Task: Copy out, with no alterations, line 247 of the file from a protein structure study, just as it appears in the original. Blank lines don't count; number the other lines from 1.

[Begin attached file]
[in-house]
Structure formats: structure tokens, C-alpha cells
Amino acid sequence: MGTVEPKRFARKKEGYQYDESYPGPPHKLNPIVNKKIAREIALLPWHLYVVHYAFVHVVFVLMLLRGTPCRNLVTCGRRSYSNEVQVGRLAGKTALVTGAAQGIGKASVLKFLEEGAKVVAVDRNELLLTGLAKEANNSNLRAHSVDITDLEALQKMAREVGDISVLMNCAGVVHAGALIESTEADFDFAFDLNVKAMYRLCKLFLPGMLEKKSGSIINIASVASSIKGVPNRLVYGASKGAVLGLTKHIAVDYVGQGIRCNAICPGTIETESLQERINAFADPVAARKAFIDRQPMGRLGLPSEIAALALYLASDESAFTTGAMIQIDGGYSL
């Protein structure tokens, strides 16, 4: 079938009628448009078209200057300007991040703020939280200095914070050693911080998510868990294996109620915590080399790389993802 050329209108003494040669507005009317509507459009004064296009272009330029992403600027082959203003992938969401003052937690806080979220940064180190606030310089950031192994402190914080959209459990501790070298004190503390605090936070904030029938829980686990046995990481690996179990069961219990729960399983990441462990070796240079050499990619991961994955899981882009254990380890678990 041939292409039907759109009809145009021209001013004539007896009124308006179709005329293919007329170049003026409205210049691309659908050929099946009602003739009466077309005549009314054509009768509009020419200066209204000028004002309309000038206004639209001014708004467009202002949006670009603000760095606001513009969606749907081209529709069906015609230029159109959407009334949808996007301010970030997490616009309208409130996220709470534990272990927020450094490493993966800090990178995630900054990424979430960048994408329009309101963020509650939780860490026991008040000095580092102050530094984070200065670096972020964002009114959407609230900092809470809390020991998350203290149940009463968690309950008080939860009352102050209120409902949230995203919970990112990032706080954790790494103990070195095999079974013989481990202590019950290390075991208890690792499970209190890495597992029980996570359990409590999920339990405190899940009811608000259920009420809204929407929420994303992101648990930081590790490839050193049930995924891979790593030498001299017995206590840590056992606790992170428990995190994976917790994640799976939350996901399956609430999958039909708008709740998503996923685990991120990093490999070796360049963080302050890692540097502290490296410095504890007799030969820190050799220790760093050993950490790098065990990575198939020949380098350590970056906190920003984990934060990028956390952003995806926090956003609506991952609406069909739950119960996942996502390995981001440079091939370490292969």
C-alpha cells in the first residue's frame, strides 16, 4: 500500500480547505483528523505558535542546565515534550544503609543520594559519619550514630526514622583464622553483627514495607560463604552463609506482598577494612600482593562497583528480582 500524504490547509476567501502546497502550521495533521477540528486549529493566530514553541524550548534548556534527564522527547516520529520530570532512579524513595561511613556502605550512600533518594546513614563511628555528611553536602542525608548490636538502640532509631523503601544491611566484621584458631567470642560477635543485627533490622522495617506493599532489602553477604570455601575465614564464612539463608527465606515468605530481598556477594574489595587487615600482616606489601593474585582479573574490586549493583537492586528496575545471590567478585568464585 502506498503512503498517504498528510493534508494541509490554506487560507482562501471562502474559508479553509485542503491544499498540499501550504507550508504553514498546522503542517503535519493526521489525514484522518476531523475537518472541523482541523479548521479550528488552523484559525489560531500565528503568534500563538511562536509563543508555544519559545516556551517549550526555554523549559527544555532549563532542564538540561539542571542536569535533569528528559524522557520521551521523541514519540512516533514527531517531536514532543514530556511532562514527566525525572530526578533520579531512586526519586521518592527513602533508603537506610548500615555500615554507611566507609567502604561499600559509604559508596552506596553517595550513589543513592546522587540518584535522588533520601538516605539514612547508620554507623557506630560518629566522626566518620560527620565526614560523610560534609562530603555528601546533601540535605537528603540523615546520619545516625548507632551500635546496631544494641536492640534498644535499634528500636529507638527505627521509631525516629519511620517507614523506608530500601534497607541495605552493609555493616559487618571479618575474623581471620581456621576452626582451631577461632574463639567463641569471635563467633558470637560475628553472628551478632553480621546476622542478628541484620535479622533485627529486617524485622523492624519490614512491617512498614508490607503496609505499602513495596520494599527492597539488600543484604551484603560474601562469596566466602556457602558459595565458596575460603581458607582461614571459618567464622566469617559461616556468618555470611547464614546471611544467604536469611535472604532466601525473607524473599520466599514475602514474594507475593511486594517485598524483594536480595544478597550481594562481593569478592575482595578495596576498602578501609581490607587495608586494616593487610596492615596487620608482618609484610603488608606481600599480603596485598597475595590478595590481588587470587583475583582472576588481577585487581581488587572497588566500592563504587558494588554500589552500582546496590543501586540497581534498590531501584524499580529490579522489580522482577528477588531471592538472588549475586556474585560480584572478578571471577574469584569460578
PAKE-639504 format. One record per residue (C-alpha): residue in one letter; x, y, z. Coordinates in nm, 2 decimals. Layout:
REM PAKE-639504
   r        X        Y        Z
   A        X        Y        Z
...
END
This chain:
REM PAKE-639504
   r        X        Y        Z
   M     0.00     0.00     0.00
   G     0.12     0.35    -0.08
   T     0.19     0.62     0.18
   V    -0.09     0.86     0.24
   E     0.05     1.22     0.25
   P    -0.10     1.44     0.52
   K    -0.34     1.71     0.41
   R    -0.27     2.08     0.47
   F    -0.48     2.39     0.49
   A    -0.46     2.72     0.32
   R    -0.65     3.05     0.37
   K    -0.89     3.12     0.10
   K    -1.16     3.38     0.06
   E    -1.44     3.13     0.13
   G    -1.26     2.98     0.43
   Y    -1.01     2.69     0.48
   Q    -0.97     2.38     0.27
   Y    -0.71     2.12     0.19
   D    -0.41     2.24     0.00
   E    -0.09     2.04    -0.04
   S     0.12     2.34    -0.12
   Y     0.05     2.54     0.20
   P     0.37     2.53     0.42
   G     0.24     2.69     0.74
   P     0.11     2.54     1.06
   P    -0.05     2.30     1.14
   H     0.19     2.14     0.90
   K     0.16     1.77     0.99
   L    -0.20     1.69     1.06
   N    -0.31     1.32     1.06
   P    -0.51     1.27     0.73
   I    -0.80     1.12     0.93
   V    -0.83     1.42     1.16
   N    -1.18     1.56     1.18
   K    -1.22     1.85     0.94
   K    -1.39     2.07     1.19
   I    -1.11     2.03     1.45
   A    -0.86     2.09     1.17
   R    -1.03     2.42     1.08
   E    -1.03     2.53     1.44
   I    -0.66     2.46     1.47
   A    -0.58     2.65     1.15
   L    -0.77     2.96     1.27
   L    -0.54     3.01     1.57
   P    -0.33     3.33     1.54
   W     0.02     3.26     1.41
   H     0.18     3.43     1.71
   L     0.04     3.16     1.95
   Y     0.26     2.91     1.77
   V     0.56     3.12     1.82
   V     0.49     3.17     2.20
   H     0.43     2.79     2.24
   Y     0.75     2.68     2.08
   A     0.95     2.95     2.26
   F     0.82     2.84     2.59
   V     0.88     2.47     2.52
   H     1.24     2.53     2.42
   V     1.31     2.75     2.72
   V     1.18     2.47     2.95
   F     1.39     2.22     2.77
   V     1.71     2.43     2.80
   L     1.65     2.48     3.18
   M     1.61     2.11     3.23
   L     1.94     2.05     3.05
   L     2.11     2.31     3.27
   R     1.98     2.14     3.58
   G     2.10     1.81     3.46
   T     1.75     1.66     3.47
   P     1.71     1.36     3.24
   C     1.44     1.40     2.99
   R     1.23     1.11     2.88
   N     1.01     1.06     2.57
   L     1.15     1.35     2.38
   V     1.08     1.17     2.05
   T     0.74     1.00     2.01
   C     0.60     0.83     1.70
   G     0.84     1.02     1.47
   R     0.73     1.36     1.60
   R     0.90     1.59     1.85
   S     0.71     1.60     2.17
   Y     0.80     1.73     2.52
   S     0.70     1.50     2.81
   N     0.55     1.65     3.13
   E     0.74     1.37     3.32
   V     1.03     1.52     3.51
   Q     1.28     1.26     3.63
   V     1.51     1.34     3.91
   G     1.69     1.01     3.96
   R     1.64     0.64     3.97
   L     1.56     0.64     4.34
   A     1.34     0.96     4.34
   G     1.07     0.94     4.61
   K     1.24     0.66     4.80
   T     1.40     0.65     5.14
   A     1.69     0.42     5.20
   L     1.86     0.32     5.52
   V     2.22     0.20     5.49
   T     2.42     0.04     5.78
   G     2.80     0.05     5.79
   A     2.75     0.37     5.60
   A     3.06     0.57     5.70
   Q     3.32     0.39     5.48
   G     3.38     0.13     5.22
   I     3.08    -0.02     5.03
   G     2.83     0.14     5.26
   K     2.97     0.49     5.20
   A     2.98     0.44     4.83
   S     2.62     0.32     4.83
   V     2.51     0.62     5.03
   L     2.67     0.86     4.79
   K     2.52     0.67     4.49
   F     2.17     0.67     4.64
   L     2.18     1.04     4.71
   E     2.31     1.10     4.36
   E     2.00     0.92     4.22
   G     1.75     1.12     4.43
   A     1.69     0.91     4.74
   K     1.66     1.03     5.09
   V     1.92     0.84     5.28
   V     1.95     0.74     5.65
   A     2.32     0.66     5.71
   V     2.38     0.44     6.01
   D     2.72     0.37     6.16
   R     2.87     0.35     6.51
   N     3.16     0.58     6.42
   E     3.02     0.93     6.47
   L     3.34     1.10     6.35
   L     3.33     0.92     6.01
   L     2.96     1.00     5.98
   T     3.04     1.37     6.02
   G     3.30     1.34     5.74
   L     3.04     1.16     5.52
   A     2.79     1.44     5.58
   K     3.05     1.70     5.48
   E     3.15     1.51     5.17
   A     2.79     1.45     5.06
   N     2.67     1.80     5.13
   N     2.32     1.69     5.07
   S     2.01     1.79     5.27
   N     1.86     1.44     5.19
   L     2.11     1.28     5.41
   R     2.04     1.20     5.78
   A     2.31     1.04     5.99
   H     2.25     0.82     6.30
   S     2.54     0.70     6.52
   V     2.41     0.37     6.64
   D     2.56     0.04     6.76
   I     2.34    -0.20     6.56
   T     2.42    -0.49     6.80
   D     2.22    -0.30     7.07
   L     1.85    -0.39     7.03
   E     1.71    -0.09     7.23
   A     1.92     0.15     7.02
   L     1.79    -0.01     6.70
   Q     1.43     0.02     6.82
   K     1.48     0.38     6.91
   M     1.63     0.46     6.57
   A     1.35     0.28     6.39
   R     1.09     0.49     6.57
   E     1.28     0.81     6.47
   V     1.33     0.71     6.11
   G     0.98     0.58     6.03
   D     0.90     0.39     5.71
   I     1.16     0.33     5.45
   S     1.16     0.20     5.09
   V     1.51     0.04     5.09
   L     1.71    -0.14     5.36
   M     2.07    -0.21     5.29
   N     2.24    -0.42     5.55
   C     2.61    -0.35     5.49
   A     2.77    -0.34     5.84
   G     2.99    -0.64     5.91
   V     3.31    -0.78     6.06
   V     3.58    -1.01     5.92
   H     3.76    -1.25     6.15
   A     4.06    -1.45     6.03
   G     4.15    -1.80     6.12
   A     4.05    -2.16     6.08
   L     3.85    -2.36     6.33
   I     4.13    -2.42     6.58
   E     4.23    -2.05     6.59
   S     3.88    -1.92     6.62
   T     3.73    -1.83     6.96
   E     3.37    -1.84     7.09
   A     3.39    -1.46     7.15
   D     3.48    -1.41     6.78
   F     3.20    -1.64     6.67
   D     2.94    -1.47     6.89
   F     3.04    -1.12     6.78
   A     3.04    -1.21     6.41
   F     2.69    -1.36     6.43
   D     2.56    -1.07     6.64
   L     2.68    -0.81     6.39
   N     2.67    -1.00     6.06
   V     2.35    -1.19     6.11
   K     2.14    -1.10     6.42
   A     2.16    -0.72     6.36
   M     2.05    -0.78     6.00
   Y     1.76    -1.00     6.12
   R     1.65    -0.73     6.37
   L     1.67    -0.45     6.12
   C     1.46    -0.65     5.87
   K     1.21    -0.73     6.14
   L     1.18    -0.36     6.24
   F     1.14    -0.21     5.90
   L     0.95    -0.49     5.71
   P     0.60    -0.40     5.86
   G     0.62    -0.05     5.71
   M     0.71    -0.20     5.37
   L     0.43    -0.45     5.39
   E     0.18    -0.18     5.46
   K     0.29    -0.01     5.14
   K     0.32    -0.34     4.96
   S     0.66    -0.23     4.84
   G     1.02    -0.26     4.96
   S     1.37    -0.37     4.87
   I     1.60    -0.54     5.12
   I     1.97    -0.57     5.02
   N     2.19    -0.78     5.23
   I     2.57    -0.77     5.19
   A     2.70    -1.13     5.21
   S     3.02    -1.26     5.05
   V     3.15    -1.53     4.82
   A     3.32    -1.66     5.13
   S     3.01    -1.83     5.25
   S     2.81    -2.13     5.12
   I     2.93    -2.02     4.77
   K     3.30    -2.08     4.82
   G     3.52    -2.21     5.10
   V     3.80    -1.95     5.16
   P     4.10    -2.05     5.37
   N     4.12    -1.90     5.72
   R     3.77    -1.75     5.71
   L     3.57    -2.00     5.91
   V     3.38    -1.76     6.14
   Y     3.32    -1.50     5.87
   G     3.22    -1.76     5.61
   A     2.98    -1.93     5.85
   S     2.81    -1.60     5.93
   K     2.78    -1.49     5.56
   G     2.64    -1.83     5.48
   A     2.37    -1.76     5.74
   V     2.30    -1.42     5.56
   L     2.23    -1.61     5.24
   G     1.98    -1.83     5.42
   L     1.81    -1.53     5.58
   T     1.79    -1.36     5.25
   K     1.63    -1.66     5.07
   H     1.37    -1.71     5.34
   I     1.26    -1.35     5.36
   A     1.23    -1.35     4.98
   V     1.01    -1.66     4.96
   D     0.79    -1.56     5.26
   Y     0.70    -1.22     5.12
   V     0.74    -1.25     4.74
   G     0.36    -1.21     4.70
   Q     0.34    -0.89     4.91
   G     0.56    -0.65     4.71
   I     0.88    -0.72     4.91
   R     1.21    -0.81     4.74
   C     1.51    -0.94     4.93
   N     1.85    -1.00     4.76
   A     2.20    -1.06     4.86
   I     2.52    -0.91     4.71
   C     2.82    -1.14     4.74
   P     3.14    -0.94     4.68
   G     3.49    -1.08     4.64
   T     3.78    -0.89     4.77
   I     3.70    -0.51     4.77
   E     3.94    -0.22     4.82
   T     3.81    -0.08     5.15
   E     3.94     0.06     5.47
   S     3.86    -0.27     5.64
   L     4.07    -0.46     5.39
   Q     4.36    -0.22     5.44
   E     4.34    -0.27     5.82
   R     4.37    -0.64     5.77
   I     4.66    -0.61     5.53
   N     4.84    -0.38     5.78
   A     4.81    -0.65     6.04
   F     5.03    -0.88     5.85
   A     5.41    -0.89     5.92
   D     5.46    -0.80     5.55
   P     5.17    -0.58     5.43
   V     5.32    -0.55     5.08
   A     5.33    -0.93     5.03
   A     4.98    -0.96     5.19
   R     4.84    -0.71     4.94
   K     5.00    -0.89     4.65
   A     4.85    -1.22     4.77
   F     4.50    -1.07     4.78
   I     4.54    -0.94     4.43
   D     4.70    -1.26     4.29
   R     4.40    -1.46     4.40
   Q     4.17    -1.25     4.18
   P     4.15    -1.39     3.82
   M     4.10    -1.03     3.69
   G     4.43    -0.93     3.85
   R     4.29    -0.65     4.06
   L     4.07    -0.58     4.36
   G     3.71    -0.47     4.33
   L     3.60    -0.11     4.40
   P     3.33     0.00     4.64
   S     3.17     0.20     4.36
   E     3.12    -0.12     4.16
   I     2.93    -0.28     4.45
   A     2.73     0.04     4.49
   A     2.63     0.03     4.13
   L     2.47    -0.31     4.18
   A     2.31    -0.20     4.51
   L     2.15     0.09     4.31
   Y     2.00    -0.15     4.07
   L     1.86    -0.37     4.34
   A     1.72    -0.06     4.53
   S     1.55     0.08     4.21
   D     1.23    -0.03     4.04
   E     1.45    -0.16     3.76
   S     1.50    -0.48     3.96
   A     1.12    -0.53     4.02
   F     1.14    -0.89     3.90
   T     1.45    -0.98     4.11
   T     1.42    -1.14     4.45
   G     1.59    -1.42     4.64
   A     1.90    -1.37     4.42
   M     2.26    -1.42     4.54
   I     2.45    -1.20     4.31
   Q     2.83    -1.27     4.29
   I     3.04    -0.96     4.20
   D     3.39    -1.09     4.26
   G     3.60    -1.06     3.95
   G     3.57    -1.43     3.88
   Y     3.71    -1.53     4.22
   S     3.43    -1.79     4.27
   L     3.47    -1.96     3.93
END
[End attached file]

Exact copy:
   R     3.77    -1.75     5.71